Early missionary

These are not the first missionaries that the Caribbean sent to Ghana. Bishop Joseph Oliver Bowers, a native of Dominica, was consecrated bishop of Accra in 1953. According to Wikipedia: “He is credited with having tripled the Catholic population and parishes in Ghana and for substantially increasing the number of Catholic priests, religious and laity in the Diocese of Accra.”

The Caribbean had thus significantly impacted the Church in Ghana, 30 years before the CCR missionaries. Then, there was also Trinidadian George Padmore who came to assist Ghana’s first Prime Minister  Kwame Nkrumah and many African nations set up the structures for governance after independence. They met through an introduction by CLR James. In Ghana, Padmore is a hero.



What is phenomenal, is that a seed planted 40 years ago by missionaries from the Caribbean has blossomed in such a fruitful way. The priests come from all the dioceses of Ghana and are chaplains of the Renewal in their dioceses and members of the Renewal. For them CCR gives much needed ongoing support and formation.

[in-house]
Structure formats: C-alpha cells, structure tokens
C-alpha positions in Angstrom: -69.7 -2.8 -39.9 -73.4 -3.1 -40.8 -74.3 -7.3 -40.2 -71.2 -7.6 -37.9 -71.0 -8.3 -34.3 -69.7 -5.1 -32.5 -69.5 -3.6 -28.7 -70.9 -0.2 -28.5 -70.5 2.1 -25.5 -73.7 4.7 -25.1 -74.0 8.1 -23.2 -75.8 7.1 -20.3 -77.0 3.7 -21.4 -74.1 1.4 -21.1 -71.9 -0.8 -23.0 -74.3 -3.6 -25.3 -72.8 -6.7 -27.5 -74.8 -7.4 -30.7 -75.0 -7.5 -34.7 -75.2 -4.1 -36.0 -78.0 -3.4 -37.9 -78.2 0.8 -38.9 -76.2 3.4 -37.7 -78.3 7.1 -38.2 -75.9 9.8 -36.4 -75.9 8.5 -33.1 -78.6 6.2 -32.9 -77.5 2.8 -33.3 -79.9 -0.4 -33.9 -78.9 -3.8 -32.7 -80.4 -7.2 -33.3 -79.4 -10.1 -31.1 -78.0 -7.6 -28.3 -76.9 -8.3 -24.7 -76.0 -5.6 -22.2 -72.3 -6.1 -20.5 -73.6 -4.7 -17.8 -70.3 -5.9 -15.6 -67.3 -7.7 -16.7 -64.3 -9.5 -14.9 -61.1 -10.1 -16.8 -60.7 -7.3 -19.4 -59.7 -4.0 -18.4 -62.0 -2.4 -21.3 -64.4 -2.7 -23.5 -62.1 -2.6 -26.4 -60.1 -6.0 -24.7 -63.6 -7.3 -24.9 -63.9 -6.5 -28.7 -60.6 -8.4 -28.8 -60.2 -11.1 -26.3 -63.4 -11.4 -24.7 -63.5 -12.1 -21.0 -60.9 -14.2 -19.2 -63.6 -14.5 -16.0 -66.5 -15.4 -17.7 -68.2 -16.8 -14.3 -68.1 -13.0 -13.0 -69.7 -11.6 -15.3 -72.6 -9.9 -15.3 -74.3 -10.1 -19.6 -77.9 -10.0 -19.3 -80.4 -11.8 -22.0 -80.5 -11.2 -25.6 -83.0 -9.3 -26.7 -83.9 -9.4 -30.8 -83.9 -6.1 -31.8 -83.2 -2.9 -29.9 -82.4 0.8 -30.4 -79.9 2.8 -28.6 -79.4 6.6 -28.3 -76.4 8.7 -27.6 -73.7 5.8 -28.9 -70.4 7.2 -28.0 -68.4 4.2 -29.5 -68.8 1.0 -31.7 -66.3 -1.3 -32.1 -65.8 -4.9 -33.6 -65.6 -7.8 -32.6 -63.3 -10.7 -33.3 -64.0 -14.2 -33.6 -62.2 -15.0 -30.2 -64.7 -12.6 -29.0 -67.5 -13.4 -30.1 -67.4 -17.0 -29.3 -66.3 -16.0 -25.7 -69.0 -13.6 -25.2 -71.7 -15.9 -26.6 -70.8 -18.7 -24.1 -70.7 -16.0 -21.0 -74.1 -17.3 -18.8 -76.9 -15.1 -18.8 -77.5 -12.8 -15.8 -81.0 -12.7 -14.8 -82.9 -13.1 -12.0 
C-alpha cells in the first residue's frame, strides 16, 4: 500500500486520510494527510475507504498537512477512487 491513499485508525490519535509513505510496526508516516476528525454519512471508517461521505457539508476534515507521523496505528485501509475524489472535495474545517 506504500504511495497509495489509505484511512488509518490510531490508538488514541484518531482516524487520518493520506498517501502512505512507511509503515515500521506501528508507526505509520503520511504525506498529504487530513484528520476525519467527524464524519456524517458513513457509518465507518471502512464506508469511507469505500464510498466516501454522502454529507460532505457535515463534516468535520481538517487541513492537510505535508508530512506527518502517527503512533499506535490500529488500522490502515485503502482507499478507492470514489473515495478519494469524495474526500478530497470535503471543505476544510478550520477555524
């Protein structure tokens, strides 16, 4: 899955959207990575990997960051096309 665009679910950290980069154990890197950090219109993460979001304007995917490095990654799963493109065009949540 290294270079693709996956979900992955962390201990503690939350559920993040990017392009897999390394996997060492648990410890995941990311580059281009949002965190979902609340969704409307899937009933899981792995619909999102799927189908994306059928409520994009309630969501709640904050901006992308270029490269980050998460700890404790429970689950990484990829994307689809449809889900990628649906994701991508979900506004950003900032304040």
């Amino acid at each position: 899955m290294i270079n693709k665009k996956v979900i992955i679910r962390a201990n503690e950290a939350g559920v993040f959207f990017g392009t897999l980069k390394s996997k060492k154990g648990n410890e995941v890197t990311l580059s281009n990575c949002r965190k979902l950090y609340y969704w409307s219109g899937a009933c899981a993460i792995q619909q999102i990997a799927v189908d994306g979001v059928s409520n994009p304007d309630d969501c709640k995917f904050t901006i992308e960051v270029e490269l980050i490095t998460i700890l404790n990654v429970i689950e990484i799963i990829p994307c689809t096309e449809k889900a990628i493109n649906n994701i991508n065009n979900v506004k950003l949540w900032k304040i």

It begins in the seminary where CCR is one of the largest groups. Other groups like the Society of St Vincent de Paul and Legion of Mary also serve to deepen the spirituality of the seminarian in smaller clusters.

The CCR here in Ghana fosters these vocations through their work with the young, who they point to priesthood. They also foster these vocations through annual gatherings of seminarians during the vacation period.

I visited two seminaries in Ghana. The first in Accra had 290 seminarians and the second, in Kumasi, 220 seminarians. In the first, I celebrated Sunday Mass and in the second, I gave a spiritual conference to all the seminarians and then met with the seminarians of the Renewal.